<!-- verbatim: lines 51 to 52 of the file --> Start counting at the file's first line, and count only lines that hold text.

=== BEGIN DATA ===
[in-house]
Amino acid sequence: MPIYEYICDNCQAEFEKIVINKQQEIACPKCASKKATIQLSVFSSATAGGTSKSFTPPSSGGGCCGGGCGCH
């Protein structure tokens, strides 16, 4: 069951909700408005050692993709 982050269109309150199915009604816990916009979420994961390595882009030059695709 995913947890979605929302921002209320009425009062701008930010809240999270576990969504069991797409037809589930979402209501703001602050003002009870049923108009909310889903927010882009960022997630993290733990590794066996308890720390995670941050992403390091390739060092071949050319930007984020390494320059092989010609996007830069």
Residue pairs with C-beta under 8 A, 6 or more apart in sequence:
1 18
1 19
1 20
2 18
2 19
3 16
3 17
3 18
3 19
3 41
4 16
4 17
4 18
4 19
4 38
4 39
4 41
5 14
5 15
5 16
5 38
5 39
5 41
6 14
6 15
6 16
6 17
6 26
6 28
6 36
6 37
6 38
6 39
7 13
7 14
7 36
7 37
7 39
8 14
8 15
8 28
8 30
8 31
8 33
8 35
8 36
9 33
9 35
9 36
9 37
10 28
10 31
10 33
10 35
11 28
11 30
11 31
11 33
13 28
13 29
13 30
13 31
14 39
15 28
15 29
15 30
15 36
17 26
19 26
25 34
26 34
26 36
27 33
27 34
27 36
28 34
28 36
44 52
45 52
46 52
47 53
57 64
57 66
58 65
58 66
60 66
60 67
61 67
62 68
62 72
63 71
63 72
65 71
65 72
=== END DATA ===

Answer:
9 33
9 35